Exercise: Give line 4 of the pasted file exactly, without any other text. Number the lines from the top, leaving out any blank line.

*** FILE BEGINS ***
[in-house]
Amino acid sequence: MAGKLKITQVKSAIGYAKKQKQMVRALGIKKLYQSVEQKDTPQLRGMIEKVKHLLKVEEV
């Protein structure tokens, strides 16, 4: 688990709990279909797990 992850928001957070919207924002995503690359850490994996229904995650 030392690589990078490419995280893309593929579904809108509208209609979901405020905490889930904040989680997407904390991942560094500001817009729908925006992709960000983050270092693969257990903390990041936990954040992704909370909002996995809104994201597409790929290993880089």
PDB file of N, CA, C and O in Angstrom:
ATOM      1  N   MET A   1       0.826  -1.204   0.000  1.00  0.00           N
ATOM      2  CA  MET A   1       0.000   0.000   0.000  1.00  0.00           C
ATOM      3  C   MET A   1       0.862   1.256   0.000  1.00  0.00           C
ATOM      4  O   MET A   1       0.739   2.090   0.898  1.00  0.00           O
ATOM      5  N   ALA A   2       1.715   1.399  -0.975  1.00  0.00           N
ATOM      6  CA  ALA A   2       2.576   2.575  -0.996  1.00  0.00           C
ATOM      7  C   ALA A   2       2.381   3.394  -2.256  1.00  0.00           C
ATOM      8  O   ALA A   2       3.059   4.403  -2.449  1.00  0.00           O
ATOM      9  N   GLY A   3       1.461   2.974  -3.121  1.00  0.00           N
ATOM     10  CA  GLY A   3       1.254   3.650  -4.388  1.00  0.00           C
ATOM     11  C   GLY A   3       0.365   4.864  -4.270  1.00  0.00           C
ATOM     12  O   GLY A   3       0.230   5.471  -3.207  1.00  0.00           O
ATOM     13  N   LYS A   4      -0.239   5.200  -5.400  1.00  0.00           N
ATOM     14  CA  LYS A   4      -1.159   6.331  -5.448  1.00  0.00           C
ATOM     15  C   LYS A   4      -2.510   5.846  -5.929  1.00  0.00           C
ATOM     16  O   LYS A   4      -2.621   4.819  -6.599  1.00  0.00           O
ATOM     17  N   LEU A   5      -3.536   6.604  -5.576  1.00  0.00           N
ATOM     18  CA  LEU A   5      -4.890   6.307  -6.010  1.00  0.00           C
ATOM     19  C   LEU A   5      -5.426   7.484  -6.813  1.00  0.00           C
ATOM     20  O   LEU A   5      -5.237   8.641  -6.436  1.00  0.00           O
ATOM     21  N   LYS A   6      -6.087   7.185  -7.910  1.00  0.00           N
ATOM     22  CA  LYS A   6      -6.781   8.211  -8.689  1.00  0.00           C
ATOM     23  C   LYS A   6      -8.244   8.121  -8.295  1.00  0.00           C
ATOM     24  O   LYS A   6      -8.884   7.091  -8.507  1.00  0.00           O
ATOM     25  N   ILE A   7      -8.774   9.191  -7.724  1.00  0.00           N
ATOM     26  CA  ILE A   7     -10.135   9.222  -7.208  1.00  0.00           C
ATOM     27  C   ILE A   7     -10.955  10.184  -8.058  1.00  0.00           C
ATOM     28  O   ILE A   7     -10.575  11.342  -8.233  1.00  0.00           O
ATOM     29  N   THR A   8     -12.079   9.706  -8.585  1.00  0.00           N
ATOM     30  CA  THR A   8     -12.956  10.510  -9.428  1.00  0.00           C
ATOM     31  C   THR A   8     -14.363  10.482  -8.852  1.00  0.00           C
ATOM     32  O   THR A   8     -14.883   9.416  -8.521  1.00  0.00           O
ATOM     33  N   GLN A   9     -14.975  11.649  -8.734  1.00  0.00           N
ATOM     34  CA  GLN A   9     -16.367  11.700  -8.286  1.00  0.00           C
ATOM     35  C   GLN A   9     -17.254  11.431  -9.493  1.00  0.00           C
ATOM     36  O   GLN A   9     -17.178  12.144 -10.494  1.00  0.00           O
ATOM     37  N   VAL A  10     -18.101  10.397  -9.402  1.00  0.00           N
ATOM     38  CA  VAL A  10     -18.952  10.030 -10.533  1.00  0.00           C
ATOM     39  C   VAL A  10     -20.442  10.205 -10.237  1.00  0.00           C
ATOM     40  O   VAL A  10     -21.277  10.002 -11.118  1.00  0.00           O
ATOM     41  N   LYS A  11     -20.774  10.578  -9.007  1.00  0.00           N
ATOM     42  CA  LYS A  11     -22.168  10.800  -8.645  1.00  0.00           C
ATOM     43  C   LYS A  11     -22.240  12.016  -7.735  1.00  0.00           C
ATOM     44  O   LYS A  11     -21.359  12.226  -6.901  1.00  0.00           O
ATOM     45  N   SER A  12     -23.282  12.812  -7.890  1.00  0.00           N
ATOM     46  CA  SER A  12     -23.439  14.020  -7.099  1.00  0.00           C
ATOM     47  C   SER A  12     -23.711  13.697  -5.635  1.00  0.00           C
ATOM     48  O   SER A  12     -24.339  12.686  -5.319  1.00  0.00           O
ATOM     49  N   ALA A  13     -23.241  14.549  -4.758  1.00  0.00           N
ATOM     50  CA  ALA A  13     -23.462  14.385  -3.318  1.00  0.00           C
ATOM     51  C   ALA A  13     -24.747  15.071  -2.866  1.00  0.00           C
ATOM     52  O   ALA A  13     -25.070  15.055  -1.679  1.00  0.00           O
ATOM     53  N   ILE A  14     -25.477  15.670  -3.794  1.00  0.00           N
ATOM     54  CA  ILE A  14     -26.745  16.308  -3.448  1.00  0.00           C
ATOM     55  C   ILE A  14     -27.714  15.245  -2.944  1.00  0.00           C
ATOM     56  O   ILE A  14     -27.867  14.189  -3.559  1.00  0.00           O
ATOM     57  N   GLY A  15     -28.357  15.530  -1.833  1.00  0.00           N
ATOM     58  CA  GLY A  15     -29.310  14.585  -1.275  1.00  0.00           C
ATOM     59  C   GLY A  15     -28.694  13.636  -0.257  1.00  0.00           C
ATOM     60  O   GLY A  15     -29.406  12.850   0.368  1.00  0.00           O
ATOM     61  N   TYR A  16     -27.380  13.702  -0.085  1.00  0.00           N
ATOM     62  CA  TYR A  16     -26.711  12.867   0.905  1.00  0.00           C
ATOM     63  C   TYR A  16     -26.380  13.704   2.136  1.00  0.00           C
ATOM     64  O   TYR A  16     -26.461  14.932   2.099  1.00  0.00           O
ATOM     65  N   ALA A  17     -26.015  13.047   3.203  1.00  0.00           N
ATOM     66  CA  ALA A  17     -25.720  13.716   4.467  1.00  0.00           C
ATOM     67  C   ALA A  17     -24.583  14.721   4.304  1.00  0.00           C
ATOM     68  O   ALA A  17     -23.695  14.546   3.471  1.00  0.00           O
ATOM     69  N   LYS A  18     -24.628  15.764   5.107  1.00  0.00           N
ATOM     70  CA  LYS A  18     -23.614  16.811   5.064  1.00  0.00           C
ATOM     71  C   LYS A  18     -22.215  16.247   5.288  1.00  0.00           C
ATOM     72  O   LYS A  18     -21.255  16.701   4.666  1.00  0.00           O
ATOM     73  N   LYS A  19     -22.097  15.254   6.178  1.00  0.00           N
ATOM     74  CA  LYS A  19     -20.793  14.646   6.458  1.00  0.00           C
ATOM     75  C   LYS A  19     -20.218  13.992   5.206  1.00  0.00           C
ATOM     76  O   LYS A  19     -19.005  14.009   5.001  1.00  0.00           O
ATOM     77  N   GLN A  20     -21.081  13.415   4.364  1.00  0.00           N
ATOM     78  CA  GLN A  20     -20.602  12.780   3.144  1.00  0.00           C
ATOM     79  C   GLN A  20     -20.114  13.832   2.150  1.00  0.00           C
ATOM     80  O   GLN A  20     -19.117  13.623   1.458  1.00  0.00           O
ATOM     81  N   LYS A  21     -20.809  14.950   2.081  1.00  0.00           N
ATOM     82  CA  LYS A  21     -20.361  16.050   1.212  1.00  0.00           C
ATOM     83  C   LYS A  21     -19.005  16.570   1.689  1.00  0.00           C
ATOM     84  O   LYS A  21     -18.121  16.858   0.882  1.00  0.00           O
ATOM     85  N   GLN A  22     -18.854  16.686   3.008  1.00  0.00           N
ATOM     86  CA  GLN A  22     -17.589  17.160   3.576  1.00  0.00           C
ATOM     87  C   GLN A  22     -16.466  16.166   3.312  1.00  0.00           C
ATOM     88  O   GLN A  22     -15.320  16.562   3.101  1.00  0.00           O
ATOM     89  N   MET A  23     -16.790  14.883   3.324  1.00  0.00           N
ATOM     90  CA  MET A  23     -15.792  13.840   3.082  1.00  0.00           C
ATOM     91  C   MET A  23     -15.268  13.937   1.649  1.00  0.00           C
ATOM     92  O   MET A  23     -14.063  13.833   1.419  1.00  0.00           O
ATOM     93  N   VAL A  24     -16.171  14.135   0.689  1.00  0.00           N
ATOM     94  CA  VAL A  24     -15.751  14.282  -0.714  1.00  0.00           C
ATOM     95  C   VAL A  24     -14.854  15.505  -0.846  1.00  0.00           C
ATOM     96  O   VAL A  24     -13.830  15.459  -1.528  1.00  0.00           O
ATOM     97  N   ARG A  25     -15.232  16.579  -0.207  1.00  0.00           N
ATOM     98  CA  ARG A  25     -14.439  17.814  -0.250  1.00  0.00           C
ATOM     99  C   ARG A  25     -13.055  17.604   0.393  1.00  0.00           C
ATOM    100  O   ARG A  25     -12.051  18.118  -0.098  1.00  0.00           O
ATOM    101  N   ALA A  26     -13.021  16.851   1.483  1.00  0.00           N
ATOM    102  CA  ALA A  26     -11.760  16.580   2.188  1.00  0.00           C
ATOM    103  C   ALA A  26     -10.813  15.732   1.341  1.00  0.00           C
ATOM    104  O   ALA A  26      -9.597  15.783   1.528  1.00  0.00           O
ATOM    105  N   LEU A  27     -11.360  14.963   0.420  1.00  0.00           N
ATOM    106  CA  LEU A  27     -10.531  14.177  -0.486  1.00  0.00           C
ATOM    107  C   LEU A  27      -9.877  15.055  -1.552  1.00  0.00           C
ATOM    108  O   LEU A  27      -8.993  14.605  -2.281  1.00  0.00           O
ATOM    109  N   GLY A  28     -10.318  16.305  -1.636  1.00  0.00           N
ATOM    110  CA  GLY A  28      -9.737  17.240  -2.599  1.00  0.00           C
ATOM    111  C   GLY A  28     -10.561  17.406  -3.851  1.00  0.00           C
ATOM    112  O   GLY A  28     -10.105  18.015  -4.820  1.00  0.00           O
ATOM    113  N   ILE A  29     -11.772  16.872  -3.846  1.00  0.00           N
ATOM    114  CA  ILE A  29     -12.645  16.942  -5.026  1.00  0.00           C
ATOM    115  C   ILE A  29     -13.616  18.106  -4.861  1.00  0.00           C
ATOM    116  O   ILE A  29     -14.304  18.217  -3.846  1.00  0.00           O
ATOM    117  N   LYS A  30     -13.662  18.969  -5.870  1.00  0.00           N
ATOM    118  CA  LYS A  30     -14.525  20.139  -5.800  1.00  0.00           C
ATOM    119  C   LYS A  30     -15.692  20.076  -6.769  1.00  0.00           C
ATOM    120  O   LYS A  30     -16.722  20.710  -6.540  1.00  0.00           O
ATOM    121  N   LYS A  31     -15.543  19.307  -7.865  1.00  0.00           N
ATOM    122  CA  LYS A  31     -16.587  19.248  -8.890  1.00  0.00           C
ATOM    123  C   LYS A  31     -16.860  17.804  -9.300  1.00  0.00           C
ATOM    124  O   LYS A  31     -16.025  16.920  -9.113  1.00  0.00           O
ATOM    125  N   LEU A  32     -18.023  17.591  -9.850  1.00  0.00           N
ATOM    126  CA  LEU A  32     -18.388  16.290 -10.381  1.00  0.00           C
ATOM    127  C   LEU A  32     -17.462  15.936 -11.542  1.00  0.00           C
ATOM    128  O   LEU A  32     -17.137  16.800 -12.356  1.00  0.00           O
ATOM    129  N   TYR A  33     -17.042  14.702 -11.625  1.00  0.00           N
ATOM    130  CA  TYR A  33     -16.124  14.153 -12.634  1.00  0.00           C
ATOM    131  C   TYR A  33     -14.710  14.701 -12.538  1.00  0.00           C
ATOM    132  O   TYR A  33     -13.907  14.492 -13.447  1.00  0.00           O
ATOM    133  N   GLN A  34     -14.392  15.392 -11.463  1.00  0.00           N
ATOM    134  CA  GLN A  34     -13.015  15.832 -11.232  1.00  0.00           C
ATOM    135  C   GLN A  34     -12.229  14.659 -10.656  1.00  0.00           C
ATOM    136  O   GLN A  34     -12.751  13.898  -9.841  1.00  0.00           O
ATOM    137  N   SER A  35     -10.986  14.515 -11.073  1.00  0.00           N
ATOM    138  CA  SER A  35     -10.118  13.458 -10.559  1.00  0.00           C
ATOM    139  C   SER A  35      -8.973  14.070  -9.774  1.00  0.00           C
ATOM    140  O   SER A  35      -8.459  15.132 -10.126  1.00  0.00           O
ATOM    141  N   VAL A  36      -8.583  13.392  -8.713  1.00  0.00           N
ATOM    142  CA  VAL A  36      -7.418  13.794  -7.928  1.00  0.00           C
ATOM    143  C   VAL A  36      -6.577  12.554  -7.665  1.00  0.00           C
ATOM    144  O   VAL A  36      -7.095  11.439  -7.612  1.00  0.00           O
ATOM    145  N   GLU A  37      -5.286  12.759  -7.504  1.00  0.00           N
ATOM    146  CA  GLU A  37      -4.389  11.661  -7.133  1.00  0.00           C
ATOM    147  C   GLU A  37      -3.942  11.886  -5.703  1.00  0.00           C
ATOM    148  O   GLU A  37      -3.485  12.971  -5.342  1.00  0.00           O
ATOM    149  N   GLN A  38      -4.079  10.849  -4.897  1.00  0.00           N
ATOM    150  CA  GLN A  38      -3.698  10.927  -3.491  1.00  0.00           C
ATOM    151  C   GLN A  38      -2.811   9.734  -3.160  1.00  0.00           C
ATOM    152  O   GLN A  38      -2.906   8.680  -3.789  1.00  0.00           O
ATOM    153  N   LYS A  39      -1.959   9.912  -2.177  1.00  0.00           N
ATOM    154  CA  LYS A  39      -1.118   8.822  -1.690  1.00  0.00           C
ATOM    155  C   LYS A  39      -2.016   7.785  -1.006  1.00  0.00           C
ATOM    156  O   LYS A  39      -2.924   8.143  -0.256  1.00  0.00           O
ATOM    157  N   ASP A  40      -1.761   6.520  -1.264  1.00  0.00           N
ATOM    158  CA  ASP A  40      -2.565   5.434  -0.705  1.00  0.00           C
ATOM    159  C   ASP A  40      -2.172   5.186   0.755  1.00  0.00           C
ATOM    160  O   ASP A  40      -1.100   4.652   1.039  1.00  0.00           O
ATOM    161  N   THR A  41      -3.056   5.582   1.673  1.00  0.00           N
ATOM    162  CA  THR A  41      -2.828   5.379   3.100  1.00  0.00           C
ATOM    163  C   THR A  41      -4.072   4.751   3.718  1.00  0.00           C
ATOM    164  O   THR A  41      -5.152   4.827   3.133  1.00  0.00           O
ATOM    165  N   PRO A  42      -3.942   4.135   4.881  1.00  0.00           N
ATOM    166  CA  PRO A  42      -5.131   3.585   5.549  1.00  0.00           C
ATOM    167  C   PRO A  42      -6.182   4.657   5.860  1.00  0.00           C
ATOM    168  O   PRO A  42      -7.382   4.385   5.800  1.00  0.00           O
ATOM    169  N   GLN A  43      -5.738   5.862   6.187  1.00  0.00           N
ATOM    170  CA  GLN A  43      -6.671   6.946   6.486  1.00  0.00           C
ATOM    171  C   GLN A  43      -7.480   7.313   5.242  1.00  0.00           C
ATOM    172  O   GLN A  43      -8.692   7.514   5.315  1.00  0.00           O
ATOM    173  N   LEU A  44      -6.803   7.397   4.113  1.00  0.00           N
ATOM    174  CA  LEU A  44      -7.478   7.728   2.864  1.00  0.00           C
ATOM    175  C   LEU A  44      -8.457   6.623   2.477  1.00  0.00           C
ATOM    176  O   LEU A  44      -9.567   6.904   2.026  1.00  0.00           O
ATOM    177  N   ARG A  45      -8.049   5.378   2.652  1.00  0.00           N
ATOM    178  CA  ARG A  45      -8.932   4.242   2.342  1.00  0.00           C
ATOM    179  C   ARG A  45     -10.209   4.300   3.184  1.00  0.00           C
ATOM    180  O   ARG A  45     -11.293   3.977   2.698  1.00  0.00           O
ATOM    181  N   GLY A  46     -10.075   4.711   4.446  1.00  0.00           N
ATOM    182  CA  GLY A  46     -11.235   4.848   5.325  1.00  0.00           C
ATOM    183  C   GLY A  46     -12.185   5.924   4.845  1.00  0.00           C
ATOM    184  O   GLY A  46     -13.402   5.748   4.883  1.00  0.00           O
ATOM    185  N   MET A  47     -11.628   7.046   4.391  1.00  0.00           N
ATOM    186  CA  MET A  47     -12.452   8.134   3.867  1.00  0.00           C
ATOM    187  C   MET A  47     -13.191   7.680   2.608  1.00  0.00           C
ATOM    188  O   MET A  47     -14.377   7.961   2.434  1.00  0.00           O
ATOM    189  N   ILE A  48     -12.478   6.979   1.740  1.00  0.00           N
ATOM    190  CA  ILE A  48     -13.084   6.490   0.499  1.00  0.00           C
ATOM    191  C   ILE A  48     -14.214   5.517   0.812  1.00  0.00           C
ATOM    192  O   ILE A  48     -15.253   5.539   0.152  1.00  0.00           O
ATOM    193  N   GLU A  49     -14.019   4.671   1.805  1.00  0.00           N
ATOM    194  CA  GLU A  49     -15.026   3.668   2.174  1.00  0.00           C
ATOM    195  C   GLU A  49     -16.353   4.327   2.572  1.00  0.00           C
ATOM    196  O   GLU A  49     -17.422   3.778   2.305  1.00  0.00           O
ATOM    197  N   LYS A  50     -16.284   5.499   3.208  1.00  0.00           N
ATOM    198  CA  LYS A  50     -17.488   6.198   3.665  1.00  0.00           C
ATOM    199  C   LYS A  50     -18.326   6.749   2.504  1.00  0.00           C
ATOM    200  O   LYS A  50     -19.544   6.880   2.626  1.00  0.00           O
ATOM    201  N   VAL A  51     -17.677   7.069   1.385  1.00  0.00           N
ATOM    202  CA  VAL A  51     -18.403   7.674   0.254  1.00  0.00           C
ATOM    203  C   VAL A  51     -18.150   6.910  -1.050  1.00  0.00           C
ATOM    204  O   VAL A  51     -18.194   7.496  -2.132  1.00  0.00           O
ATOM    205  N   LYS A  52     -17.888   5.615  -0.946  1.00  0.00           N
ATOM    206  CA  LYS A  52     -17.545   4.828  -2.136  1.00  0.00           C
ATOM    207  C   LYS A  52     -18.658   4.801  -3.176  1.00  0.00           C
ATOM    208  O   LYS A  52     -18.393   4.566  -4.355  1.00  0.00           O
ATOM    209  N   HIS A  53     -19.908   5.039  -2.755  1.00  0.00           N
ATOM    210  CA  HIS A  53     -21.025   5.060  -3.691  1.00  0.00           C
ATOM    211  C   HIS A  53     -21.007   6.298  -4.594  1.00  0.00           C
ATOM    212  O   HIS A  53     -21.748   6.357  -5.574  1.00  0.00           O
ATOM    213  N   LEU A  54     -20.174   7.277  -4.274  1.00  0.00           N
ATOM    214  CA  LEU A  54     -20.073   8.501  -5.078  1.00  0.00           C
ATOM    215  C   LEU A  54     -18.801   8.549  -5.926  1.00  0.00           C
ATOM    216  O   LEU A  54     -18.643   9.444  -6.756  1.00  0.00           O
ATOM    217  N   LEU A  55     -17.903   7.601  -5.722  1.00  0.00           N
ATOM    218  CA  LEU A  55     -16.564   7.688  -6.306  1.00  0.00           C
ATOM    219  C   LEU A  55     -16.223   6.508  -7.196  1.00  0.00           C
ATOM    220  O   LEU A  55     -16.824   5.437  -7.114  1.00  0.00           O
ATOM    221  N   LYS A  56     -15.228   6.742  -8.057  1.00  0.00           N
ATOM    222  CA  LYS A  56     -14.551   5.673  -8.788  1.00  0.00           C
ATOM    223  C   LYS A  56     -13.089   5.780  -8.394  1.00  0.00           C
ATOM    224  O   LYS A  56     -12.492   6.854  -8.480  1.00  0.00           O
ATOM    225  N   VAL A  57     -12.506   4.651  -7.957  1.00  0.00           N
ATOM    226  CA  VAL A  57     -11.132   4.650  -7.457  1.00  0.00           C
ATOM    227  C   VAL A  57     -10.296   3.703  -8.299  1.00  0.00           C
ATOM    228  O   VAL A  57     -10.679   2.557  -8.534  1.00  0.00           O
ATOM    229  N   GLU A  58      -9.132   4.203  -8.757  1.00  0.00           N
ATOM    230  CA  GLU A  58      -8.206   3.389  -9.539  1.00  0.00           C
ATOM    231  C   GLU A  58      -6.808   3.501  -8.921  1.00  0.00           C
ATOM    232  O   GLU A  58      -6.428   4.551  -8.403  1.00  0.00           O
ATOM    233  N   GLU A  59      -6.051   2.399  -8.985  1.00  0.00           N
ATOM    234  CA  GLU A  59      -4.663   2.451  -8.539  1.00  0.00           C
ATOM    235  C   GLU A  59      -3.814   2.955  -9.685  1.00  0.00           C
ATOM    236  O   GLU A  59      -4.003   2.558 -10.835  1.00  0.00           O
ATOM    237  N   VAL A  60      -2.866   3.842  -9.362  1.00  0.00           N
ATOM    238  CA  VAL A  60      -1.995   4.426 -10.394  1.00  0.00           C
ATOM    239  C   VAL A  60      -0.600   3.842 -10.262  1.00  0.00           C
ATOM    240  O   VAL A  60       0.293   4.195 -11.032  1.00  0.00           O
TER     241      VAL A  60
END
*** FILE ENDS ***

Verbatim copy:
PDB file of N, CA, C and O in Angstrom: